"Nicaragua’s hijacked democracy
(18 November 2005)

After Herty Lewites: a crossroads for Nicaragua"
(4 July 2006)

"Don't forget Nicaragua"
(11 October 2006)

Seeing the light

From an omnipresent state mounting a literacy crusade and dispatching its people to the frontline, the leaders of the 1990s privatised 350 companies and wished the public best of luck. Disorientated and broke, some fled - there are now 800,000 Nicaraguans living abroad - others joined fledgling street gangs, and most started going to church. In what is supposedly a Catholic country, evangelical chapels are estimated to claim the faith of 35% of the population; their growth has been astounding.

God is everywhere in Nicaragua. Taxi drivers tune in to radio prayer, corrugated metal churches with wonky signs pockmark the roadside, and each and every candidate claims a blessing from on high. But it is Ortega who dares the highest. The insults against him, he tells a Managua crowd wearing the campaign's pink baseball caps, are such as Jesus Christ suffered - and must thus be forgiven. For all he wishes is peace and reconciliation. And that the blackouts, physical and metaphysical, end on 5 November.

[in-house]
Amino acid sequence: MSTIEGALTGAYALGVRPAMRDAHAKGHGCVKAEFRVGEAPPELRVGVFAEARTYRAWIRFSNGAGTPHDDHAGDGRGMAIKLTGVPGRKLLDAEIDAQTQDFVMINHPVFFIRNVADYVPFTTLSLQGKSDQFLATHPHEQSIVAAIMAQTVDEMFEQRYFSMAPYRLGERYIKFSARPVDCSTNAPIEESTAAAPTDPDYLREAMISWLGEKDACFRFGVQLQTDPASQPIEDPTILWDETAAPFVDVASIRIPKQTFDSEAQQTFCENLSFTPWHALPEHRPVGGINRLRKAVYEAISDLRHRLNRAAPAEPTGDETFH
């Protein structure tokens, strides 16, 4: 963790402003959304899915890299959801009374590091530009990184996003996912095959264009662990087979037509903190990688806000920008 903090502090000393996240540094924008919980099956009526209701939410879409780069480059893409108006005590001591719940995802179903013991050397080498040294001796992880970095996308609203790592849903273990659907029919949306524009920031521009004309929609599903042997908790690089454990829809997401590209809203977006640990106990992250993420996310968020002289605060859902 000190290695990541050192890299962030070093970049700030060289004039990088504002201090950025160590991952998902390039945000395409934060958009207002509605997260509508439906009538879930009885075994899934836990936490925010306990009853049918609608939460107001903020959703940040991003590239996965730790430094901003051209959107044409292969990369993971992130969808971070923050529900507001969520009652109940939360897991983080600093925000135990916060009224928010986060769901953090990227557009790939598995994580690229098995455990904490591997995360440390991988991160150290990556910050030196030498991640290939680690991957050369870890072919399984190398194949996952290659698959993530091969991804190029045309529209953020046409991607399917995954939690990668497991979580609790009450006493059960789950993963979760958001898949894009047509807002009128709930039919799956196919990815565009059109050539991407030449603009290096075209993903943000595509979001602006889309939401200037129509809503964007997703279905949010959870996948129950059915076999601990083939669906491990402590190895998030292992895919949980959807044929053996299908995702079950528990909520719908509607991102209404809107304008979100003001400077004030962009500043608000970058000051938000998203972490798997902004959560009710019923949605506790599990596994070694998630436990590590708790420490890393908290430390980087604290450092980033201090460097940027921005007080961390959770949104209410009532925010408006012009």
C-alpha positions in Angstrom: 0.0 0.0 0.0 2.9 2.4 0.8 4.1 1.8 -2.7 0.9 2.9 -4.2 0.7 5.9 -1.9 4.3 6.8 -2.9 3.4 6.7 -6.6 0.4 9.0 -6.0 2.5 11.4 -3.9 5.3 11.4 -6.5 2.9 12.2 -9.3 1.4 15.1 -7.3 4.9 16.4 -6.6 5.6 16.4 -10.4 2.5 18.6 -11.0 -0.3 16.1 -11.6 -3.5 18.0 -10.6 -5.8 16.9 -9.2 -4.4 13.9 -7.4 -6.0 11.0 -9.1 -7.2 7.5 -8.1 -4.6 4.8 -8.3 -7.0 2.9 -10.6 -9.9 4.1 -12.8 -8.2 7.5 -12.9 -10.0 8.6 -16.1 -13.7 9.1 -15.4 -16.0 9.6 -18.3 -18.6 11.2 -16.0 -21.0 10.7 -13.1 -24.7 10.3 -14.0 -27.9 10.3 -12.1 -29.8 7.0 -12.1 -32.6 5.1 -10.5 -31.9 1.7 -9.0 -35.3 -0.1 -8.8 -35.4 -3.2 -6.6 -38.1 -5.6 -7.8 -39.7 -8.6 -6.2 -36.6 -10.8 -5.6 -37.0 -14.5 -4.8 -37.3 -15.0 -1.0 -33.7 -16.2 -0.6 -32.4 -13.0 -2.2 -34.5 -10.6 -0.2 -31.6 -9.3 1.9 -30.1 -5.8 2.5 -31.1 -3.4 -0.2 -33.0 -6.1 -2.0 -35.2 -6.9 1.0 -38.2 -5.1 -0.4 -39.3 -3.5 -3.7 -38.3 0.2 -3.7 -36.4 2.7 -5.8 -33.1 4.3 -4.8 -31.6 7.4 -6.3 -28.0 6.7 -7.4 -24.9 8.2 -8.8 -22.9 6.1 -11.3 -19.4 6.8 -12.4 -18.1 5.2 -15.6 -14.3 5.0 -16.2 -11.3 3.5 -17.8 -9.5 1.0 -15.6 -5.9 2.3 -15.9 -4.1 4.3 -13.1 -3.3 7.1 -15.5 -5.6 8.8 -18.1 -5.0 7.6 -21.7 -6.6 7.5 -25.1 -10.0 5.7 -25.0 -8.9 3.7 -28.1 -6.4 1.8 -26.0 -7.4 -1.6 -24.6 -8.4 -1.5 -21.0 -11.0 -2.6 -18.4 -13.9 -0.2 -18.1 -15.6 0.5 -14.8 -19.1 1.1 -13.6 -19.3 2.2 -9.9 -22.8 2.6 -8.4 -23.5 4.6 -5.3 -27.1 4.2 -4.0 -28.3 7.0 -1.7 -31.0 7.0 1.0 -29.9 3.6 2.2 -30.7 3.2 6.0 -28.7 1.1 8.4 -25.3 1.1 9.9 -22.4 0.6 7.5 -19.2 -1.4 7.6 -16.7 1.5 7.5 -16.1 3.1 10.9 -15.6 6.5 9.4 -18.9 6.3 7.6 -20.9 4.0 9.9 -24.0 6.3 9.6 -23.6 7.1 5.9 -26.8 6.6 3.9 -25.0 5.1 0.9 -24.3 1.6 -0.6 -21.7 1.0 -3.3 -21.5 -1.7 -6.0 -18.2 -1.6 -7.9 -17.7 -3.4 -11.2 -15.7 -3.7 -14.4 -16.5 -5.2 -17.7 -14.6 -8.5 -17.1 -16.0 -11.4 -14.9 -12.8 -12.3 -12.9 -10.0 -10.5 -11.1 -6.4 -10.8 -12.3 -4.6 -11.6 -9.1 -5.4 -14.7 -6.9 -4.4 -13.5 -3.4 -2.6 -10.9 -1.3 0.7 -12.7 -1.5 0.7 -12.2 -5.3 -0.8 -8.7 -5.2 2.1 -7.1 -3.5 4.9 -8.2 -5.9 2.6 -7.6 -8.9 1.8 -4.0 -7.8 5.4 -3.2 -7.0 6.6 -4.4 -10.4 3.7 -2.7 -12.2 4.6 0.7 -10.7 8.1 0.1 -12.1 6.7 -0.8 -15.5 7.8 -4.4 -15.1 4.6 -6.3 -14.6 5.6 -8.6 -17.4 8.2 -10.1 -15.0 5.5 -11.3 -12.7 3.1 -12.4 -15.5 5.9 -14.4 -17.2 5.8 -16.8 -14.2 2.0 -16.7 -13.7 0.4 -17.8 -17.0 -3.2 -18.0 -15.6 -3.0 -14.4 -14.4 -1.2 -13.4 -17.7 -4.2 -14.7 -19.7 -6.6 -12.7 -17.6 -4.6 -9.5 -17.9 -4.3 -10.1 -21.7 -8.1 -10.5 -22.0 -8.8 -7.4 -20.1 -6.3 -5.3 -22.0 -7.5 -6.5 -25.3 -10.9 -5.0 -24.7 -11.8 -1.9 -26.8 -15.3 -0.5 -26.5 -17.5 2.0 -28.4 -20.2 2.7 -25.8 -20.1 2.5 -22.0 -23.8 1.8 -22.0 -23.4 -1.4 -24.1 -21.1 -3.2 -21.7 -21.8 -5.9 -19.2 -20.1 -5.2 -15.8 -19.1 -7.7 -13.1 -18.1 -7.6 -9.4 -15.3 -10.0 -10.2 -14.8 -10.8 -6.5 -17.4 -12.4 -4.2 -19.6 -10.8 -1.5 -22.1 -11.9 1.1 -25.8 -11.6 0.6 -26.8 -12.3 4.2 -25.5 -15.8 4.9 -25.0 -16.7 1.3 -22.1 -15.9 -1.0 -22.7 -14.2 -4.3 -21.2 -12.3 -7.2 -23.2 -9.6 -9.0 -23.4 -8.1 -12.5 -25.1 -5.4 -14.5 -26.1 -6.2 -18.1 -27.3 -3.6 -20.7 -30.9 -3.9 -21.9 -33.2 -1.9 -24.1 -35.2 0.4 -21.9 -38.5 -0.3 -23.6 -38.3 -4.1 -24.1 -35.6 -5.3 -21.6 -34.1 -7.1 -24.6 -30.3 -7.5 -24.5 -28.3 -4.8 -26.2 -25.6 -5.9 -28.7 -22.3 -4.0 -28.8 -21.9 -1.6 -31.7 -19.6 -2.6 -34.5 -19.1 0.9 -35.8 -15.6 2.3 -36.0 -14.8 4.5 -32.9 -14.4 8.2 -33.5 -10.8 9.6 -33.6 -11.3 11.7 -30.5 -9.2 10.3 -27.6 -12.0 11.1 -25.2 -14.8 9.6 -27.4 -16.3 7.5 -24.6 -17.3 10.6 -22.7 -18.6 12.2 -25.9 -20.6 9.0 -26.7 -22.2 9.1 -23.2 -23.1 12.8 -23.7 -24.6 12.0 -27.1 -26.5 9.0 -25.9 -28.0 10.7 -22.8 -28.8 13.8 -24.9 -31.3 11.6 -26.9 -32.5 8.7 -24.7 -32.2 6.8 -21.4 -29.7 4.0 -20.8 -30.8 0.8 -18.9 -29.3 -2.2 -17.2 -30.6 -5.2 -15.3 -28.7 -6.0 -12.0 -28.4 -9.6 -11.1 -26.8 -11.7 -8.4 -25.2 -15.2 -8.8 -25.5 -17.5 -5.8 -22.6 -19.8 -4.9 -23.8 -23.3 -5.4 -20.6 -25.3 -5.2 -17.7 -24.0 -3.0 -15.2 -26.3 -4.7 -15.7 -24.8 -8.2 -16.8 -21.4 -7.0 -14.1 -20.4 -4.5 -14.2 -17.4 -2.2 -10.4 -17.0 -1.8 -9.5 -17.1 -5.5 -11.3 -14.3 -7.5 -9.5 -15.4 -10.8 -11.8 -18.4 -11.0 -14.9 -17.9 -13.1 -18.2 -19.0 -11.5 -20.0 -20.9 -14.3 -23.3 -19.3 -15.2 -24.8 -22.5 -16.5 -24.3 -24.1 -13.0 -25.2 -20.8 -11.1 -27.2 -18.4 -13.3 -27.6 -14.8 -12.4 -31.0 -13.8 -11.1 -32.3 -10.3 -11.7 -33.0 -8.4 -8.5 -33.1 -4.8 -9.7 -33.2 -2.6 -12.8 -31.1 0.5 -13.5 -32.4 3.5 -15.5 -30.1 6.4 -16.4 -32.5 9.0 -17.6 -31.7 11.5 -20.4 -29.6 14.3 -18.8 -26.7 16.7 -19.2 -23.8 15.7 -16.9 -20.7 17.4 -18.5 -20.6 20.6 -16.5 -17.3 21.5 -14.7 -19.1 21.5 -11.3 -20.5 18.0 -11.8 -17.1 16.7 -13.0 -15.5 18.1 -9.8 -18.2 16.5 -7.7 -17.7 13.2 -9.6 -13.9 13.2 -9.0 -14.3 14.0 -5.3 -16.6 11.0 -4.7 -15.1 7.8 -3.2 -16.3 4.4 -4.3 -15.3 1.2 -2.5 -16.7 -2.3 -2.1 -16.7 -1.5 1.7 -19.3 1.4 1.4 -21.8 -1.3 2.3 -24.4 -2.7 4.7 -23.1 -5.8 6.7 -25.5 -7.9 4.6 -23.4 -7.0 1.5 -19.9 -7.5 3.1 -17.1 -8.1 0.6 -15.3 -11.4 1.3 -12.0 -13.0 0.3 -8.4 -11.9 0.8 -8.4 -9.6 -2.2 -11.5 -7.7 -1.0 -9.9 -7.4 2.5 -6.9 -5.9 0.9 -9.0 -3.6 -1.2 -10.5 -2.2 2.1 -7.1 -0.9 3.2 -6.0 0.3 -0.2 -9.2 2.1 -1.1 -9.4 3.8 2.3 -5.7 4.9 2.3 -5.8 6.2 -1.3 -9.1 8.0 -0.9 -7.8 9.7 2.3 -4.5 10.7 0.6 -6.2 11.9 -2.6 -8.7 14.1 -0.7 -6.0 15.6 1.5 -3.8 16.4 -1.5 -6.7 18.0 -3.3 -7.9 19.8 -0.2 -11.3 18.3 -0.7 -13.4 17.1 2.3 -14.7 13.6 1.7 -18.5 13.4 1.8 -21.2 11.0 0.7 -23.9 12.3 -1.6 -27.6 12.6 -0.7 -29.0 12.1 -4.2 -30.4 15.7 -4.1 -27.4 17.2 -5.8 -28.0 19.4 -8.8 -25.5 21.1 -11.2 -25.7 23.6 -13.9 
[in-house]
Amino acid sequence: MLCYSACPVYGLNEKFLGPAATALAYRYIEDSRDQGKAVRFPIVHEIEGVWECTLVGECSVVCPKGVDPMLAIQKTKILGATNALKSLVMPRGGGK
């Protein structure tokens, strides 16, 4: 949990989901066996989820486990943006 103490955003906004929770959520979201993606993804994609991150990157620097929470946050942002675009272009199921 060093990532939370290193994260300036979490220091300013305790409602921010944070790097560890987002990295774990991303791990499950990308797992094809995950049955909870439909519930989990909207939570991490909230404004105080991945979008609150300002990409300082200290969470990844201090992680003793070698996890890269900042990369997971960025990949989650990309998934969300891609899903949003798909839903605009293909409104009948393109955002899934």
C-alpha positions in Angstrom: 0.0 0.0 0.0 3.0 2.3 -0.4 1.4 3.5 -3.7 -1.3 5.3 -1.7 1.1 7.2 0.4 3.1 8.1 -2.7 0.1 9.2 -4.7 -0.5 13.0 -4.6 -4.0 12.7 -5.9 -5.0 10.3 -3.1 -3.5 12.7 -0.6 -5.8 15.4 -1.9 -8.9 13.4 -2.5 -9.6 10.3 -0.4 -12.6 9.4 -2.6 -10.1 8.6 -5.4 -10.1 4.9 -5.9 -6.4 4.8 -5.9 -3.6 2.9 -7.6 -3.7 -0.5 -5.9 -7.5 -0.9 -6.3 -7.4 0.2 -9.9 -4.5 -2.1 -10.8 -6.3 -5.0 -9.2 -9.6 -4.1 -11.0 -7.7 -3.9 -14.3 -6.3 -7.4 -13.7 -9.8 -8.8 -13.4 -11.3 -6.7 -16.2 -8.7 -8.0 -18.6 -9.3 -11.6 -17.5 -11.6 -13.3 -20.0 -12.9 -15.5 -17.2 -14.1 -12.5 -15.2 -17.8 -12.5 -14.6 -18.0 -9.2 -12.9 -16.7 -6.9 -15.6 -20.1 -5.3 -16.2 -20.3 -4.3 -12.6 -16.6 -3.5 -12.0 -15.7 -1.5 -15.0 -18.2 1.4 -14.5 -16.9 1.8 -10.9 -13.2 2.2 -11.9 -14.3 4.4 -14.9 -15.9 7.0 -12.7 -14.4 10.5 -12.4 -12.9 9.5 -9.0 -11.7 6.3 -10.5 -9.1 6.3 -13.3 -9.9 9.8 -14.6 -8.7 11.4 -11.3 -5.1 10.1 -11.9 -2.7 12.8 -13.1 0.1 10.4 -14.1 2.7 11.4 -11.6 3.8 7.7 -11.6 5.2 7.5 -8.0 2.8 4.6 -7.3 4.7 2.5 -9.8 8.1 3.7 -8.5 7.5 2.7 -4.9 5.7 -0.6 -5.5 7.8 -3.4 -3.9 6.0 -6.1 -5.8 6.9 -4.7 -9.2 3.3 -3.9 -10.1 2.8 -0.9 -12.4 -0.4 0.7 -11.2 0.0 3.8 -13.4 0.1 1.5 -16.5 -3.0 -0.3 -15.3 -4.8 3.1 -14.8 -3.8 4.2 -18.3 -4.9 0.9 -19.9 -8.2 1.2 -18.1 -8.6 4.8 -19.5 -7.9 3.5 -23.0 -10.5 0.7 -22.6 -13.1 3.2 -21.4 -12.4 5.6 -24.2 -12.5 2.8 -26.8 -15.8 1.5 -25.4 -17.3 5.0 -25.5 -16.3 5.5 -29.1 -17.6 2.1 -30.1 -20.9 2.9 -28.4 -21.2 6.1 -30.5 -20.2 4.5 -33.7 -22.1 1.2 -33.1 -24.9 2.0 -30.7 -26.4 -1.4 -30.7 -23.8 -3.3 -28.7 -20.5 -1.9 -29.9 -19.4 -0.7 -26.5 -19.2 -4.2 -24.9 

"Let us be filled, now more than ever, with the spirit of Christ, so that all the infamies, the calumnies and the lies explode, are pulverised, and so the Light shines!" he concludes, having just read from Psalm 91.

The campaign is a masterstroke. Devised by Ortega's wife and poet, Rosario Murillo, it couches in religious metaphor a subliminal pledge of cheap fuel and guaranteed electricity (83% of which is oil-generated), an insistence that the past will never return, and a rich sense of national community. Crucially, it also draws on the key finding of the Sandinistas' strategy document: "Faced with the question of who could best resolve their problems, again and again people look upwards and reply ‘God.'"

Some observers argue the Sandinista couple has truly been born again, sloughing off their old antagonism with the Catholic hierarchy after the trauma caused by stepdaughter Zoilamérica Narvaez's claims that Ortega abused her as a child - charges since shelved by pliable judges. Others sneer at the alleged pretence. Either way, the couple's support for the parliamentary vote on 26 October to criminalise all forms of abortion, overturning a law passed in 1893, has been unstinting, evidently forgetting that Sandinista rule saw hospitals given the power over whether to abort or not; like sheep, the other parties barring that of Edmundo Jarquín followed suit.